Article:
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Bates helps lead efforts to protect higher education data and improve information security

BOONE—Protecting the integrity of student, institutional and research data has been a priority for Cathy Bates for more than 20 years.

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Bates is associate vice chancellor and chief information officer (CIO) at Appalachian State University and a long-time member and contributor to EDUCAUSE, a nonprofit association whose mission is to advance higher education through the use of information technology. She also is a member of EDUCAUSE’s affiliated organization, the Higher Education Information Security Council.

“We are entrusted with very confidential data that we need to be sure we pay attention to,” she said of her work at Appalachian as well as that of other CIOs at universities and colleges across the nation.

Established in July 2000, the Higher Education Information Security Council (HEISC) improves information security, data protection and privacy programs through its working groups of volunteers and professional EDUCAUSE staff that coordinate activities and collaborate with partners from government, industry, and other academic organizations. HEISC was formed by EDUCASE and Internet2, a community of U.S. and international leaders in research, academia, industry and government.

Through the annual Security Professionals Conference and other EDUCAUSE conferences and websites, HEISC actively develops and promotes leadership; awareness and understanding; effective practices and policies; and solutions for the protection of critical data, IT assets and infrastructures.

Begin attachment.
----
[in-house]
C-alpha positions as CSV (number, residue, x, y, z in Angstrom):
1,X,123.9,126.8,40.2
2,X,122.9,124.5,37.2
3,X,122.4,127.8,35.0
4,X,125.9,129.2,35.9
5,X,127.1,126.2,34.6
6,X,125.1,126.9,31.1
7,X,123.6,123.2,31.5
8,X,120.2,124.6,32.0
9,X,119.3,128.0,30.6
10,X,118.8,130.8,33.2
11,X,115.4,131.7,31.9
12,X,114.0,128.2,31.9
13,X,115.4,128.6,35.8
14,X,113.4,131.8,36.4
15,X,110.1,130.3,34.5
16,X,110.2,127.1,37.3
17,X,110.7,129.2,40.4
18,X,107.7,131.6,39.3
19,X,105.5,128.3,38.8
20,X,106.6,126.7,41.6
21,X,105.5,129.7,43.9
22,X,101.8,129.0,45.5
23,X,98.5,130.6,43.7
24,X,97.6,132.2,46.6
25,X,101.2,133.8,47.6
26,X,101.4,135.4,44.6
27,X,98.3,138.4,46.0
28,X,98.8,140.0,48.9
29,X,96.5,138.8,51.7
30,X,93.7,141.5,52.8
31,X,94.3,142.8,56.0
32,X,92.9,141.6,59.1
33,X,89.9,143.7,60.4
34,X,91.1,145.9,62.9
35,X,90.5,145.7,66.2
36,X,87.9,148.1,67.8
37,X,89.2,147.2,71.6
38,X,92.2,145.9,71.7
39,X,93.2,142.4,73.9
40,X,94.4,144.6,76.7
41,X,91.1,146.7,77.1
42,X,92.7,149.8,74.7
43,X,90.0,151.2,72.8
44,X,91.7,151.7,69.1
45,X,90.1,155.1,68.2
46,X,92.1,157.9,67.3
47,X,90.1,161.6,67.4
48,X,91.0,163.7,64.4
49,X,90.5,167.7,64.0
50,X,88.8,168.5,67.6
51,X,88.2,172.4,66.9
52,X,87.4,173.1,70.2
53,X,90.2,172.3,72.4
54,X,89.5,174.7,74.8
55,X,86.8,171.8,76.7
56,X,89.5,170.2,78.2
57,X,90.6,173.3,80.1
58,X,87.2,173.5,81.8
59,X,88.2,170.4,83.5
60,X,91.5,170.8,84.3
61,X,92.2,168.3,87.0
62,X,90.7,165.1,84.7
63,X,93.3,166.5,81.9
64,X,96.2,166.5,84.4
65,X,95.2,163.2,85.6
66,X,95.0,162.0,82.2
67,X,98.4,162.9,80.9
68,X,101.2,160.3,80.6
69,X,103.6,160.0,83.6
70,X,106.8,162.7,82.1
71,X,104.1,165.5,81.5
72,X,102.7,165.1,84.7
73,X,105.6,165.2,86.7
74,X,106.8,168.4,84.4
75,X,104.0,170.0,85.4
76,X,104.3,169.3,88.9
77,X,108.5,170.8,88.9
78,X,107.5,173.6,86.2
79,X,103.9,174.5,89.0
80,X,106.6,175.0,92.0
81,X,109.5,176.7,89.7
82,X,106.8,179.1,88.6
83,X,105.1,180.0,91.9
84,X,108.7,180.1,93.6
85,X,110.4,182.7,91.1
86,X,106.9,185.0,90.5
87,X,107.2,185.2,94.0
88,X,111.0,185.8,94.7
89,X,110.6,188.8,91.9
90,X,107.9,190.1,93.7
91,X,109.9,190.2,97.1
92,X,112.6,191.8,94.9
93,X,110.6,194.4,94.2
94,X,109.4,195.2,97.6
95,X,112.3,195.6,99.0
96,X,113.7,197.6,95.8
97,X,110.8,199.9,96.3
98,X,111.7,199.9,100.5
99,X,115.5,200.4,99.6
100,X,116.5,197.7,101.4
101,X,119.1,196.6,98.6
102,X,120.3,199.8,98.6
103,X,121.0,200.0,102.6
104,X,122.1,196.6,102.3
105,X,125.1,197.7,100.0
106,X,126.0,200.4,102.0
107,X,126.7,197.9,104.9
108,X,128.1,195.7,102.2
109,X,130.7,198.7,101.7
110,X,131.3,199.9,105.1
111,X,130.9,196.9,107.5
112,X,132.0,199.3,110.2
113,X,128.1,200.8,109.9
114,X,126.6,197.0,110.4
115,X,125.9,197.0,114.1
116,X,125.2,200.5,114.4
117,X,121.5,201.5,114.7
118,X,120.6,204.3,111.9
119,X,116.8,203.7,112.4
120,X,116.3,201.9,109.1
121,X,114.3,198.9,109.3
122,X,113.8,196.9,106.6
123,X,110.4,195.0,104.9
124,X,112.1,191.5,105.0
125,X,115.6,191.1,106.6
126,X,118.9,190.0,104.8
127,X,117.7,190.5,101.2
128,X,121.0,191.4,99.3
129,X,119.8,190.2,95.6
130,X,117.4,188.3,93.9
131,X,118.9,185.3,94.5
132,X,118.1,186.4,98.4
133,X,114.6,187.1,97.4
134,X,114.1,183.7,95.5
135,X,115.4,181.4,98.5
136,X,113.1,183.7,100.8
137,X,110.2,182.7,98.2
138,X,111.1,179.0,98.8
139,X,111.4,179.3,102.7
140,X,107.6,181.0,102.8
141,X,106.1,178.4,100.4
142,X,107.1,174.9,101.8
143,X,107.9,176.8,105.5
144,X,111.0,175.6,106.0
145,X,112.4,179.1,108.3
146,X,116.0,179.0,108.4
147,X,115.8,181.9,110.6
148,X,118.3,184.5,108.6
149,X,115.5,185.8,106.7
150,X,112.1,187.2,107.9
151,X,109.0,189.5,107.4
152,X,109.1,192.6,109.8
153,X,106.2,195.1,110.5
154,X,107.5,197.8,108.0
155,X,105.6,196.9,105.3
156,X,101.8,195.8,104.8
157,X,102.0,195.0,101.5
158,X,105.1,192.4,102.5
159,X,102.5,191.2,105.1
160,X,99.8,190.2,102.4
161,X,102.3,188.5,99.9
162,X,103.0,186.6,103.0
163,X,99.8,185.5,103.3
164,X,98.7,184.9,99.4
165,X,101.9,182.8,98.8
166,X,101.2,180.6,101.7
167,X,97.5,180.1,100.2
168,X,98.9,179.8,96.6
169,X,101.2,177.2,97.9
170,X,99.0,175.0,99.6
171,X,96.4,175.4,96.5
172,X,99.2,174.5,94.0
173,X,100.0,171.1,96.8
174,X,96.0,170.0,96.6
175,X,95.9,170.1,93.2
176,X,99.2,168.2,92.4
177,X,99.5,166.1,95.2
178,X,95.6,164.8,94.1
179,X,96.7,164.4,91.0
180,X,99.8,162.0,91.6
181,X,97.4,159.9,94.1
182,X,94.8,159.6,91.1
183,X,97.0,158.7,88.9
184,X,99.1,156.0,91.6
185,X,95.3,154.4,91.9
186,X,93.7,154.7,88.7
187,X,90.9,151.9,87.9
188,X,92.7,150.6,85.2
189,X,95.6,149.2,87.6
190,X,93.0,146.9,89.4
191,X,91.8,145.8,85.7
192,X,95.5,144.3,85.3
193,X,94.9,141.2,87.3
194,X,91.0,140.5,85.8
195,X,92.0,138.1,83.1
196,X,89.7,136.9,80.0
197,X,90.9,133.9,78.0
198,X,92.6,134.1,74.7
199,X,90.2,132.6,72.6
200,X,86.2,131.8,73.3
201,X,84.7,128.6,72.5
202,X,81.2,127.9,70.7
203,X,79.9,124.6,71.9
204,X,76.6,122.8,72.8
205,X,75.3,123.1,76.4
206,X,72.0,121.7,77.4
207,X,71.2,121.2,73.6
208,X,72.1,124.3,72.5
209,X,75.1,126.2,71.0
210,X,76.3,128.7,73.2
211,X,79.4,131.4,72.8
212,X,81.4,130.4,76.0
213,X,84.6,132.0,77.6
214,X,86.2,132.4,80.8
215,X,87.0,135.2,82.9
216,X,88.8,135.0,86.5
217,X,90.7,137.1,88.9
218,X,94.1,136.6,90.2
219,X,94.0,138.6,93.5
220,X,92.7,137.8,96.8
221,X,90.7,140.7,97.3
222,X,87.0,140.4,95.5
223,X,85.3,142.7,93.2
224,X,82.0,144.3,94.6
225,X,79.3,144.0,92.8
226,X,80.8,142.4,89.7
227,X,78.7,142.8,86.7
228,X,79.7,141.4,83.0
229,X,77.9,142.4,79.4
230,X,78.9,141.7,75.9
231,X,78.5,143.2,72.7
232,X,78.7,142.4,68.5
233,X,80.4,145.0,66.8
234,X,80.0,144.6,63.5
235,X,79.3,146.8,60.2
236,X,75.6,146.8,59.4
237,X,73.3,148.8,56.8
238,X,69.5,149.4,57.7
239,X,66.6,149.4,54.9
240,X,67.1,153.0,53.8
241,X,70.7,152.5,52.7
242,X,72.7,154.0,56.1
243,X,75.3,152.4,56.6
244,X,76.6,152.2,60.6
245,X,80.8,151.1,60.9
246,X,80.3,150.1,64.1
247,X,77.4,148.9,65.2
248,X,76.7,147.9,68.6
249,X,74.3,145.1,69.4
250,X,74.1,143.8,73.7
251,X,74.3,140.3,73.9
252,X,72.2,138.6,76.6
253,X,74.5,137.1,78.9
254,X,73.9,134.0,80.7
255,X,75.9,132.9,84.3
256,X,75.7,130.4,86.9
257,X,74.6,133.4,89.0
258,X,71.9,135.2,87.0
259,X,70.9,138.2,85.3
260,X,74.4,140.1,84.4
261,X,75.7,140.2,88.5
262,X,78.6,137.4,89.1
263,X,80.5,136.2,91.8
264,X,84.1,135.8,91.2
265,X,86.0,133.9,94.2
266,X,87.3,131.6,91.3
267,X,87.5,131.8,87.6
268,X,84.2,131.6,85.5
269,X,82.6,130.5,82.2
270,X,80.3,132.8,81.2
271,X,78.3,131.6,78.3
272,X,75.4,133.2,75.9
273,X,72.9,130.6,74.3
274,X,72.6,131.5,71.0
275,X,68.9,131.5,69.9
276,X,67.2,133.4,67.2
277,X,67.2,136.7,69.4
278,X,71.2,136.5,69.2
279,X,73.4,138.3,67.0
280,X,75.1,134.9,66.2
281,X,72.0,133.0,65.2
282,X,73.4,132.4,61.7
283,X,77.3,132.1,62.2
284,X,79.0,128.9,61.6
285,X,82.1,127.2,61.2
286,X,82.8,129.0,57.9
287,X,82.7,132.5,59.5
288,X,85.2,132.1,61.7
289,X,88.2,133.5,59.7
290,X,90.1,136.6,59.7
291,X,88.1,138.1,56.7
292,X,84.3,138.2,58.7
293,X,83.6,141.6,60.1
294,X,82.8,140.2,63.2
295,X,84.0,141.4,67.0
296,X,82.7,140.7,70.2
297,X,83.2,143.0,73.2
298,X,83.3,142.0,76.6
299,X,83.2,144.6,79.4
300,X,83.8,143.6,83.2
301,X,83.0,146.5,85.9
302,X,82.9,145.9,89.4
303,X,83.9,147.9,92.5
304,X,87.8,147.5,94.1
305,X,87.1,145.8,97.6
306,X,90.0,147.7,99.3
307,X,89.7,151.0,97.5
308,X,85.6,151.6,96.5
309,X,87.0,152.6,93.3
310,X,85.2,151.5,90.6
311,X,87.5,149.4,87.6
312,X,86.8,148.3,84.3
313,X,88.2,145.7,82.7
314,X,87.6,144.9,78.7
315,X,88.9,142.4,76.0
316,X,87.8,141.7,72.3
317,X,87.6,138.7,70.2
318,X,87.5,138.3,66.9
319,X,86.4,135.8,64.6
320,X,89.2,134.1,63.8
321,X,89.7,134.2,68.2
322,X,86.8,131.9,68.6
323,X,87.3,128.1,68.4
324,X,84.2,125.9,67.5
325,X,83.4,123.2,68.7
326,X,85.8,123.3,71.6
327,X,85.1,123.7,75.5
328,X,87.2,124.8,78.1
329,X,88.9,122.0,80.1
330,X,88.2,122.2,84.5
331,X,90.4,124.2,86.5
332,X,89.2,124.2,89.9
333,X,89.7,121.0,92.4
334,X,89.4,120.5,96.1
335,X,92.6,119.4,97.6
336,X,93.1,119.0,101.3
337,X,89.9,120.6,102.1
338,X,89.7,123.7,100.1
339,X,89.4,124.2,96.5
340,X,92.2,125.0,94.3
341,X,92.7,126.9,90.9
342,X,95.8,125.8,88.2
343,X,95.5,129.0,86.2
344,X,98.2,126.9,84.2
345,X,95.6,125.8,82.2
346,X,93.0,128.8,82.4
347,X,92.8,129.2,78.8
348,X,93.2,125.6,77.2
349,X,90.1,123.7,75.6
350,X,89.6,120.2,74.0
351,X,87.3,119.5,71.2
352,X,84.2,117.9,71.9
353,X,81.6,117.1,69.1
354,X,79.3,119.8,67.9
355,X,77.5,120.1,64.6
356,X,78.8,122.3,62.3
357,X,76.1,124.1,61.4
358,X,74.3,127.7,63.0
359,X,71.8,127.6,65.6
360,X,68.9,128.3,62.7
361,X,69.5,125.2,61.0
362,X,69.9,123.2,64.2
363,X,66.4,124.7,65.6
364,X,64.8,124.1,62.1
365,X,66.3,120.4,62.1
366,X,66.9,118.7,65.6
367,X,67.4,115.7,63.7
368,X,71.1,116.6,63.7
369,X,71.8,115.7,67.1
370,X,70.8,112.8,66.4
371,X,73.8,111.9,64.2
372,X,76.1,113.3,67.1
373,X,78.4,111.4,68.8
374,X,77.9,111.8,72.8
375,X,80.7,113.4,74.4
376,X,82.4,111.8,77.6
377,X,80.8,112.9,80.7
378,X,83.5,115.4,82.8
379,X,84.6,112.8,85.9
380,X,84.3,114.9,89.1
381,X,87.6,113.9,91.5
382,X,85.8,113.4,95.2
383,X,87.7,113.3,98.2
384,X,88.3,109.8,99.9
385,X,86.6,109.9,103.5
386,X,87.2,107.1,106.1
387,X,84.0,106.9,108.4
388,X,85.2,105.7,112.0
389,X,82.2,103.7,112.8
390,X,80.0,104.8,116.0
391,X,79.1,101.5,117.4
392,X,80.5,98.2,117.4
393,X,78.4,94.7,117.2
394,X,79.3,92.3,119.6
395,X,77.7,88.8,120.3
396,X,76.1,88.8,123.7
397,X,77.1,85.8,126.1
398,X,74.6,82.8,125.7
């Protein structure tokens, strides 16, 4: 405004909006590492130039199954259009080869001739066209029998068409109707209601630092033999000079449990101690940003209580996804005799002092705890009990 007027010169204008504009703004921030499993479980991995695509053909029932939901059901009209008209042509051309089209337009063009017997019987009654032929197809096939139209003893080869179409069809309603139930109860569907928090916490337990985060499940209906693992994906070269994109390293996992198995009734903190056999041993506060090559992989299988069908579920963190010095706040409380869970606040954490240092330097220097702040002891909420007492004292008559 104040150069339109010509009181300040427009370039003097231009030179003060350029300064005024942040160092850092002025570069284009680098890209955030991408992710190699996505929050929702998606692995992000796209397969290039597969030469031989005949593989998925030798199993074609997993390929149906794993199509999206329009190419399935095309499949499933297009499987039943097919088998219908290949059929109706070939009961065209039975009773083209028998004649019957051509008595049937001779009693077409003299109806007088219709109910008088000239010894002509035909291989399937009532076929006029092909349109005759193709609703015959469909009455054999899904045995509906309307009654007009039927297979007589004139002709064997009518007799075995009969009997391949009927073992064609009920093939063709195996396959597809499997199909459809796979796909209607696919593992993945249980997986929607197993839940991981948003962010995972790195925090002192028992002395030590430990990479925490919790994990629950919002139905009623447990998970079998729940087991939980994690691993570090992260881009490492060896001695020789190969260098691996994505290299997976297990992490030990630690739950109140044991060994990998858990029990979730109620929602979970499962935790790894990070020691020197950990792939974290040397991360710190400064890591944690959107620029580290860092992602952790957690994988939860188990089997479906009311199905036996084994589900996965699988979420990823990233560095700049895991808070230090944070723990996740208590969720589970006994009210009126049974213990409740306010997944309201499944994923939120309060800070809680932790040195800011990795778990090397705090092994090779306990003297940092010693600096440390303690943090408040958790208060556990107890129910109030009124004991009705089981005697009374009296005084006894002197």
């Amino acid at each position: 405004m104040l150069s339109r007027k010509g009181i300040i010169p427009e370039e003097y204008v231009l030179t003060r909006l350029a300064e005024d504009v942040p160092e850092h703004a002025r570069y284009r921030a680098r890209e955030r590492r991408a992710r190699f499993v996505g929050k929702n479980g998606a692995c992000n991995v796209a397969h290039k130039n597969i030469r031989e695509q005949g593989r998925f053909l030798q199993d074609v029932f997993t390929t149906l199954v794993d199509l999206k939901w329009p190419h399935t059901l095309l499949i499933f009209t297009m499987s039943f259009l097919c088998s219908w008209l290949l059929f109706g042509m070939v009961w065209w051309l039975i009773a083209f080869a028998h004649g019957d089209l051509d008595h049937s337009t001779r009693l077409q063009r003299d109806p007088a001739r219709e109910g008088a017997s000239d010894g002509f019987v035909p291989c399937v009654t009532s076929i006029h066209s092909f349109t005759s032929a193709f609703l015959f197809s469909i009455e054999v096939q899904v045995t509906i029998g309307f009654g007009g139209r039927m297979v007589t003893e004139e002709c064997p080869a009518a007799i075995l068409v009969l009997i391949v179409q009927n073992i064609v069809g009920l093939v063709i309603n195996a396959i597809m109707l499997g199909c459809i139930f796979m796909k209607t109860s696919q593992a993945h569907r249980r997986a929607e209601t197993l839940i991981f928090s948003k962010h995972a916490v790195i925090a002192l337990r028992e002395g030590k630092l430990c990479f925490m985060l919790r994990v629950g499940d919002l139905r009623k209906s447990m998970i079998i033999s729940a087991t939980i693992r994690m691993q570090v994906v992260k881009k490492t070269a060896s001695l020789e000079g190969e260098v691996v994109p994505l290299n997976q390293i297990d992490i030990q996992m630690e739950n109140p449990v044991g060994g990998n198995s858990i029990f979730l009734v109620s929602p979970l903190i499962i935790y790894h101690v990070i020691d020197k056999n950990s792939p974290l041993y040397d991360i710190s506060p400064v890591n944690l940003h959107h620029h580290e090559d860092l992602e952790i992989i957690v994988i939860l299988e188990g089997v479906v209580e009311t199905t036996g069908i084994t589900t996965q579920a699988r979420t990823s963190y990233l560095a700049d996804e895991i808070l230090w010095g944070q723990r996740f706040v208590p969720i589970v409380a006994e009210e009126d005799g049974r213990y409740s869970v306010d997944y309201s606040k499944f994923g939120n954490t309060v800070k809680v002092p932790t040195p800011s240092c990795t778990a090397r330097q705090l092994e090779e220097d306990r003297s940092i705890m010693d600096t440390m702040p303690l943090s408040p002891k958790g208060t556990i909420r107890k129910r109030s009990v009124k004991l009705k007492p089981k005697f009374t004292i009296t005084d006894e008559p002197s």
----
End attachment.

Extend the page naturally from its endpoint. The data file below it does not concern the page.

Currently, Bates is a member of the HEISC leadership team and program chair for the 2014 Security Professionals Conference to be held in St. Louis in April. In that capacity she leads a team of other information technology professionals who are reviewing and recommending content for the conference, as well as recommending the conference’s keynote speaker.

The Security Professionals Conference is the premier forum for connecting with higher education security and privacy professionals. More than 400 IT professionals representing more than 40 higher education institutions are expected to attend next year’s conference.

Bates became involved with EDUCAUSE and its Security Professional Conference while at Plymouth State University. Her involvement with the organization grew after she joined the University of Arizona as the university’s information security officer and was asked to review and select proposals for presentation at the conferences.

She later joined HEISC and became a member of the government, risk and compliance working group comprised of EDUCAUSE and Internet 2 members.

She also was asked to serve on the Security Professional’s Conference Committee. “They have several working groups that are involved in information security work that give back to the EDUCAUSE community. I was involved with governance risk and compliance and did some work to help develop a maturity assessment for high education information security programs, which was shared with other EDUCAUSE members,” Bates said.

That work led to serving as vice chair of the program committee for the organization’s 2013 Security Professionals Conference and her current role as chair of the conference committee, where she will help develop the organization’s strategic outlook for the coming year.

It’s the collaborative nature of HEISC and the Security Professional’s Conference that fueled Bates’ interest in a leadership position with the organization.

“Finding ways to network and work with other CIOs and security professionals on shared concerns is a vital resource for me,” said Bates. “Together we share our best ideas on how to address new trends, while protecting the wide variety of institutional data. We are able to share the kinds of things we are seeing on our campus and bring those issues and that viewpoint on what we need to work on together going forward,” she said.

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